Dr. Ainsley Seago studies the evolutionary history of beetles, from systematics and diversification of Staphylinoidea (rove, carrion, and fungus beetles) to the evolution of iridescence in Curculionoidea (weevils and their relatives). She has used everything from rotting squid traps to synchrotron radiation to better understand beetles in all their glory, but believes that the most important tool of all is a strong museum collection. Dr. Seago is thrilled to work with the CMNH collection and exhibit teams to bring the museum’s outstanding invertebrate collection to a wider audience, while using it to support research in Pittsburgh, the US, and beyond.
Dr. Seago is originally from Tacoma, WA, and has just returned to the U.S. after 12 years in Australia.
Abstract of recent research (bearing in mind that I have a very loose grasp on what 8th graders are up to these days)
Among the world’s beetle species are hundreds of “living jewels,” insects with stunning jewel-like colors or shining golden armor. These so-called structural colors arise from nanoscale patterns in the exoskeleton, from variations in the thickness of chitin layers to intricate three-dimensional crystal lattices. Because they’re made by fixed structures and not chemical pigments, these types of insect color last indefinitely– even through fossilization.
Within the last 20 years, scientists have learned that several species of weevils (not to mention butterflies and longhorn beetles) make their glittering, sequin-like colors with microscopic lattices called three-dimensional photonic crystals. We have also learned that these photonic crystals can generate different colors depending on how tightly spaced they are. However, the evolutionary origins of this type of iridescence have never been explored.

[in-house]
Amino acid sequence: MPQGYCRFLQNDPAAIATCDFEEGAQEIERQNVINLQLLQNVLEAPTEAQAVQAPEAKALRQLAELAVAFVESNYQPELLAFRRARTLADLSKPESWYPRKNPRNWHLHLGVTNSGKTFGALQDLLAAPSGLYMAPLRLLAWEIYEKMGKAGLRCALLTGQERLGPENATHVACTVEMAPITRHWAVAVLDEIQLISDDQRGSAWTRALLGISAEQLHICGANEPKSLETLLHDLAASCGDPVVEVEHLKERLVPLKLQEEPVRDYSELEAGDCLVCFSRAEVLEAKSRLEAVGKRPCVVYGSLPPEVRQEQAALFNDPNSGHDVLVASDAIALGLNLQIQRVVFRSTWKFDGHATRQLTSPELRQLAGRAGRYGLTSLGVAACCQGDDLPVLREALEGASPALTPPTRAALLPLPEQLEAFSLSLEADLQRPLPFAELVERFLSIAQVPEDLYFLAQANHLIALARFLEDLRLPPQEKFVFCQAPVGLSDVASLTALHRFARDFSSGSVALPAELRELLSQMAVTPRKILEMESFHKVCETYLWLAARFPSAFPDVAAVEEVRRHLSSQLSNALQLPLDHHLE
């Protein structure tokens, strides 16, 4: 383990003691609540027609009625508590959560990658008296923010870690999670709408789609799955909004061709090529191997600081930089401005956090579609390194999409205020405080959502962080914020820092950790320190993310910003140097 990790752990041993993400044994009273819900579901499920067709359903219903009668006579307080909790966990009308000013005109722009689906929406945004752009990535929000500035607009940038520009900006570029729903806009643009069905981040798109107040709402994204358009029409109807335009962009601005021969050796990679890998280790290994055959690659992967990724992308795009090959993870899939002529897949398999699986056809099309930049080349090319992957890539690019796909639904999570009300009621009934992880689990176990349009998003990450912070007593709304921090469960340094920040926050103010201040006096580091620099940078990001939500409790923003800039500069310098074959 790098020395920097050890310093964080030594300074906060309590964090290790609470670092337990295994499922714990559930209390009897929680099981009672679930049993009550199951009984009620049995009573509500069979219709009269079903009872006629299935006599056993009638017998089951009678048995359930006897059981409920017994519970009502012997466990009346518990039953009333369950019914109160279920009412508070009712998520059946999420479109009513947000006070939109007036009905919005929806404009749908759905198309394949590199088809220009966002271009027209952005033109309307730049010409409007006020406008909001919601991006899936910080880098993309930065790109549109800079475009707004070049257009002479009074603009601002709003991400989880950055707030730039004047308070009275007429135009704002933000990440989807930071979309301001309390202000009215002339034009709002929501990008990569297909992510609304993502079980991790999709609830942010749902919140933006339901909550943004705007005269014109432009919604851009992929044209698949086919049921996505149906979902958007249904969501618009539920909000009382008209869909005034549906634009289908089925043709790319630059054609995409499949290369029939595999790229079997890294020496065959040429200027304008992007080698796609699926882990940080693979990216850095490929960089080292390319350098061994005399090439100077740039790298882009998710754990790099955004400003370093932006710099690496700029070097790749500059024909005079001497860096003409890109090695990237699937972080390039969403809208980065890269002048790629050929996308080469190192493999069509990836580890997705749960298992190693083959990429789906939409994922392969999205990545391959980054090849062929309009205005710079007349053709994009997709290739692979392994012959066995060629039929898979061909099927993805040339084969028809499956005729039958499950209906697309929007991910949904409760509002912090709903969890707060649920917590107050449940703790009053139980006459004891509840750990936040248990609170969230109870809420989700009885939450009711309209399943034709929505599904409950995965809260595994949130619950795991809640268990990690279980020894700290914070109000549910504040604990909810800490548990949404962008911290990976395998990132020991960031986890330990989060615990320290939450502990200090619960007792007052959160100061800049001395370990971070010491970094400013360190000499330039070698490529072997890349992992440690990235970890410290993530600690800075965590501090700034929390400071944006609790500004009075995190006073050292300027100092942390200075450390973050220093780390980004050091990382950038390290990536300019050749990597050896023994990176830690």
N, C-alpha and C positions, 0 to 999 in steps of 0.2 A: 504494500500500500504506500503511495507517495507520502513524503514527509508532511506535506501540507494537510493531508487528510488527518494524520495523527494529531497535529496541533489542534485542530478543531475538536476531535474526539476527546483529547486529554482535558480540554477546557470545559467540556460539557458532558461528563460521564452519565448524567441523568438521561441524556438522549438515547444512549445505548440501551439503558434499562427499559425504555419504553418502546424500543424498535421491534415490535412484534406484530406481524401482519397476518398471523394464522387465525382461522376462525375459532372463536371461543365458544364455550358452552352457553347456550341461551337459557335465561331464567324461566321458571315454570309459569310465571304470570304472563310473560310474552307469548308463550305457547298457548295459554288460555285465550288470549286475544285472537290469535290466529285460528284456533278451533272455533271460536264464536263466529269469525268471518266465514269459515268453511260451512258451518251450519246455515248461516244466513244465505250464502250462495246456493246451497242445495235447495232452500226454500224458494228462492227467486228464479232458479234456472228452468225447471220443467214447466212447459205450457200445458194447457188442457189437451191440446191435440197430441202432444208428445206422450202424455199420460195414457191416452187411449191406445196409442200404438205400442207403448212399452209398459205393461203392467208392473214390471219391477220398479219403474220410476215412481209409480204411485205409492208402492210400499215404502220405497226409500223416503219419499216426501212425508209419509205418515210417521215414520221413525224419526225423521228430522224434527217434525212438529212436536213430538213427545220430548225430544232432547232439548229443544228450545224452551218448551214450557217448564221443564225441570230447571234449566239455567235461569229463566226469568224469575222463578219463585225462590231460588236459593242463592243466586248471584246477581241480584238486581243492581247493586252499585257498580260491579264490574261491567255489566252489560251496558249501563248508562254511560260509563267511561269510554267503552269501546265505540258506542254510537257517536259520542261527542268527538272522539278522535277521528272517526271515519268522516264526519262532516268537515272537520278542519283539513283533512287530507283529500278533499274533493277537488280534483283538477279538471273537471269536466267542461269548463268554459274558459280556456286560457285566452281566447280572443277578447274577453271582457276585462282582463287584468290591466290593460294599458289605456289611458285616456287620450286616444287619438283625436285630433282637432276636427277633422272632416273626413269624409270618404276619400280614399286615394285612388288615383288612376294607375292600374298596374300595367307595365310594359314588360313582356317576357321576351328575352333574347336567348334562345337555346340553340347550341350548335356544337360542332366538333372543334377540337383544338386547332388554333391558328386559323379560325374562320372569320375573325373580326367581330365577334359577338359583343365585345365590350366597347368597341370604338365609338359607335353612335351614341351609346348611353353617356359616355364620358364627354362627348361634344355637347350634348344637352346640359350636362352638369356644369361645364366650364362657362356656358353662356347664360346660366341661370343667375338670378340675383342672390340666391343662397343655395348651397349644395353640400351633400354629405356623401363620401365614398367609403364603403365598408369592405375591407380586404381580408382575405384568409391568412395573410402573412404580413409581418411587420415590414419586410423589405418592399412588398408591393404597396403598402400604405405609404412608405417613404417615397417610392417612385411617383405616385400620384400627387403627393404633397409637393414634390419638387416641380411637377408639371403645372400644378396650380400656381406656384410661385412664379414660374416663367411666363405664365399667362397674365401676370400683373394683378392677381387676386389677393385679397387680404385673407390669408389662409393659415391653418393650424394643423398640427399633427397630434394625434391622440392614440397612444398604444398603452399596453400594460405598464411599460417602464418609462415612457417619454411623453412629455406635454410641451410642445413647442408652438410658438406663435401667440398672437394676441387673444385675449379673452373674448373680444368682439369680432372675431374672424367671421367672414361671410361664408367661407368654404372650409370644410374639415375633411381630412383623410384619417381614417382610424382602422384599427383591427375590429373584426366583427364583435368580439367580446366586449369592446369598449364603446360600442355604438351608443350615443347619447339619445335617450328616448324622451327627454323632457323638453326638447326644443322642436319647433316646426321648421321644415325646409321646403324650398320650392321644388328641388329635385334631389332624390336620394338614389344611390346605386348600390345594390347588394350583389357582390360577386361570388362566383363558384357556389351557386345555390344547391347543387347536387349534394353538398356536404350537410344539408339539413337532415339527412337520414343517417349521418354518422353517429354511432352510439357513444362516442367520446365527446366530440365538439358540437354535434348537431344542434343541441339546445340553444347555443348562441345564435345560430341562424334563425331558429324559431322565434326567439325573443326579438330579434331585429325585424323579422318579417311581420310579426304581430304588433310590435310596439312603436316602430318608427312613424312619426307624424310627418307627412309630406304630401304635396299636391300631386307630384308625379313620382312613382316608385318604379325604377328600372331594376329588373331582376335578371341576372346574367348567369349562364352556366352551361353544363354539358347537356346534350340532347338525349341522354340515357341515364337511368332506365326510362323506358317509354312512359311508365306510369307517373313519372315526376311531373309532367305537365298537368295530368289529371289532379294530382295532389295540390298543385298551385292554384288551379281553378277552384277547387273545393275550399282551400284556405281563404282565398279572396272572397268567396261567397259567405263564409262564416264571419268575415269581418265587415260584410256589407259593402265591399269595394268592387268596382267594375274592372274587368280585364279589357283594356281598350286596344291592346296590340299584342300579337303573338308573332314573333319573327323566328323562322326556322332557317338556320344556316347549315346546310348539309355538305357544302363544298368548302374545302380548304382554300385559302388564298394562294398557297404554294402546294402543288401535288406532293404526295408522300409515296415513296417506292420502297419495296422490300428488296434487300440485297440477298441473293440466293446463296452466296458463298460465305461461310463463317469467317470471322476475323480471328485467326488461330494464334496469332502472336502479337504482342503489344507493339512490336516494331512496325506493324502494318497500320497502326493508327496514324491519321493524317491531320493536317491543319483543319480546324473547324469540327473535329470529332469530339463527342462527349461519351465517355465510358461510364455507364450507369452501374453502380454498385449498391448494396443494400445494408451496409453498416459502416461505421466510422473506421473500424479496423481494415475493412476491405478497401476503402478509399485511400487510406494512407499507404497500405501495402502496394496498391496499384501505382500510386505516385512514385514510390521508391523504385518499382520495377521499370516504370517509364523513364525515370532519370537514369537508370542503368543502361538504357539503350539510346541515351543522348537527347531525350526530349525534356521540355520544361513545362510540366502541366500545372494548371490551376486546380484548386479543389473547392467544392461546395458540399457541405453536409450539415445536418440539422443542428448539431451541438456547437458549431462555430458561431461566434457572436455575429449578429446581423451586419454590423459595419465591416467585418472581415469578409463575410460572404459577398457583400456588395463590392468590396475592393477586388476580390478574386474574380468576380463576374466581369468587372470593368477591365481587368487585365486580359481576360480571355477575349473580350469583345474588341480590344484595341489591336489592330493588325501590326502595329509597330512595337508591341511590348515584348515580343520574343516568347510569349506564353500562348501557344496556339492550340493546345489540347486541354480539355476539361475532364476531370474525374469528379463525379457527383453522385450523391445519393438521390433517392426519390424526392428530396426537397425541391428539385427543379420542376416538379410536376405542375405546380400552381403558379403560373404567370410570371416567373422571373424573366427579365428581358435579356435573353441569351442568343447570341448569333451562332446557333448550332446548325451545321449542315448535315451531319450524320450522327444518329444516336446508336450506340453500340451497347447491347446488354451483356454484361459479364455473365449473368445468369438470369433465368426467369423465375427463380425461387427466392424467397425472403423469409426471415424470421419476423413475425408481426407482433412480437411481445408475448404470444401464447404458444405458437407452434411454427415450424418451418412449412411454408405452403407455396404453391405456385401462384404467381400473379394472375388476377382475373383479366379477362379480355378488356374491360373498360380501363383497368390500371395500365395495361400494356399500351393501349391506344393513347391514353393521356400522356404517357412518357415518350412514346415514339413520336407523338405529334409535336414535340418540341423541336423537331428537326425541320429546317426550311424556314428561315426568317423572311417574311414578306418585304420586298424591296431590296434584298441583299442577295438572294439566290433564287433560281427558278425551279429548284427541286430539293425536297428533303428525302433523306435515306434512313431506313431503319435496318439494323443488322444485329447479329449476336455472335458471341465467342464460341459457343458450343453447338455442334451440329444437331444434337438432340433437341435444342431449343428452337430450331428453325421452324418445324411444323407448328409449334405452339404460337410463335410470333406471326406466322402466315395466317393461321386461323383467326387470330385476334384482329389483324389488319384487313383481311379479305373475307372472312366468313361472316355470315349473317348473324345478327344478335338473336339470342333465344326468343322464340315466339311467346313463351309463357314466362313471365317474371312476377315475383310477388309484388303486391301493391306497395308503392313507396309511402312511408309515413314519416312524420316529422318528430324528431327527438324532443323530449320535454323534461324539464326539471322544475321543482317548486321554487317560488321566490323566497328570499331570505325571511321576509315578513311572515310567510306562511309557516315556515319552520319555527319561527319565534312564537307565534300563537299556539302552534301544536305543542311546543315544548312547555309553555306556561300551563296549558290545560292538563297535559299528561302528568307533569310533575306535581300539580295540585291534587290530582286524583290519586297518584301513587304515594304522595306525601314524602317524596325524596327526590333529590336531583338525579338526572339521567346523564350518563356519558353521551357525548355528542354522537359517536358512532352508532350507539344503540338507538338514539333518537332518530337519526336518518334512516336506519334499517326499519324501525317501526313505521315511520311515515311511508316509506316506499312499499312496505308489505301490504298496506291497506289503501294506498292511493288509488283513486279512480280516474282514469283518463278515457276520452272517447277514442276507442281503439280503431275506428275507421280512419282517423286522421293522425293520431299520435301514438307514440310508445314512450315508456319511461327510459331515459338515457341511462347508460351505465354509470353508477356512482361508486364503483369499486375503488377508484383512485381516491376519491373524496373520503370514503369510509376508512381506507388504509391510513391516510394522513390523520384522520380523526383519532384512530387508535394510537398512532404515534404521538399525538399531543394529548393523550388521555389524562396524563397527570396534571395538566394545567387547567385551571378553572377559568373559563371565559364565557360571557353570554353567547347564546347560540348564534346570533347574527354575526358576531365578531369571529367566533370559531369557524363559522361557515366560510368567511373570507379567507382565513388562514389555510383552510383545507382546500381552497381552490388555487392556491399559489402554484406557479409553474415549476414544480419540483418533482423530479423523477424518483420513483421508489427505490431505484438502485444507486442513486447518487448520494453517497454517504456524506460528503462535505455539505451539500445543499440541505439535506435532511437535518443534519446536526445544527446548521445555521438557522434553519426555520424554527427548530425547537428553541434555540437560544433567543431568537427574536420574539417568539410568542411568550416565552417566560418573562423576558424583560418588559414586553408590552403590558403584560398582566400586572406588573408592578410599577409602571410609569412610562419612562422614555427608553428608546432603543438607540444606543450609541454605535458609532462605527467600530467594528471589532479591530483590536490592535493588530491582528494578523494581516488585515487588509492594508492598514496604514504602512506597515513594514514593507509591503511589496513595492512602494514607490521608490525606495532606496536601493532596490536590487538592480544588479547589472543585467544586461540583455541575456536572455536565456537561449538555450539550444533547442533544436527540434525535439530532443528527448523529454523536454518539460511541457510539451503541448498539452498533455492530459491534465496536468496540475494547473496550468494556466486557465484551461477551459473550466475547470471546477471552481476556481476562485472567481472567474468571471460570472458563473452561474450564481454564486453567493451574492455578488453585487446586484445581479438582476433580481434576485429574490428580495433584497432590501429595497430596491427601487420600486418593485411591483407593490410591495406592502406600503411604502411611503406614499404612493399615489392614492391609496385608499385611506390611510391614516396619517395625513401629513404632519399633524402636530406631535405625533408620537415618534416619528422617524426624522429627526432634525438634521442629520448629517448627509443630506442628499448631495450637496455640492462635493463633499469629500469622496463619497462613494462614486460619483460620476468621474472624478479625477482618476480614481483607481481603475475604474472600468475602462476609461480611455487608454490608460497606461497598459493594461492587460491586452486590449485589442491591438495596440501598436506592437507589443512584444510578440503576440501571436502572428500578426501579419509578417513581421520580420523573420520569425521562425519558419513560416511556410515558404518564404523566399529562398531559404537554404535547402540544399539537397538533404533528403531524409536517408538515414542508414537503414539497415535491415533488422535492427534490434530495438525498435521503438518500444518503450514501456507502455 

Working with researchers from Yale-NUS (Singapore) and the Australian National Insect Collection (Canberra), I have conducted the first ever research placing a wide variety of photonic crystal structures from across the weevil family tree in an evolutionary (“phylogenetic”) context. The surprising result was that these crystals, found in hundreds of species of weevils, all derive from a single ancestral origin. Although three-dimensional photonic crystals have evolved repeatedly in insects, they appear to have evolved only once in weevils. The weevil lineages that gained these iridescent crystals then diversified rapidly, suggesting that the jewel-like colors aren’t just beautiful, they also confer a distinct evolutionary advantage.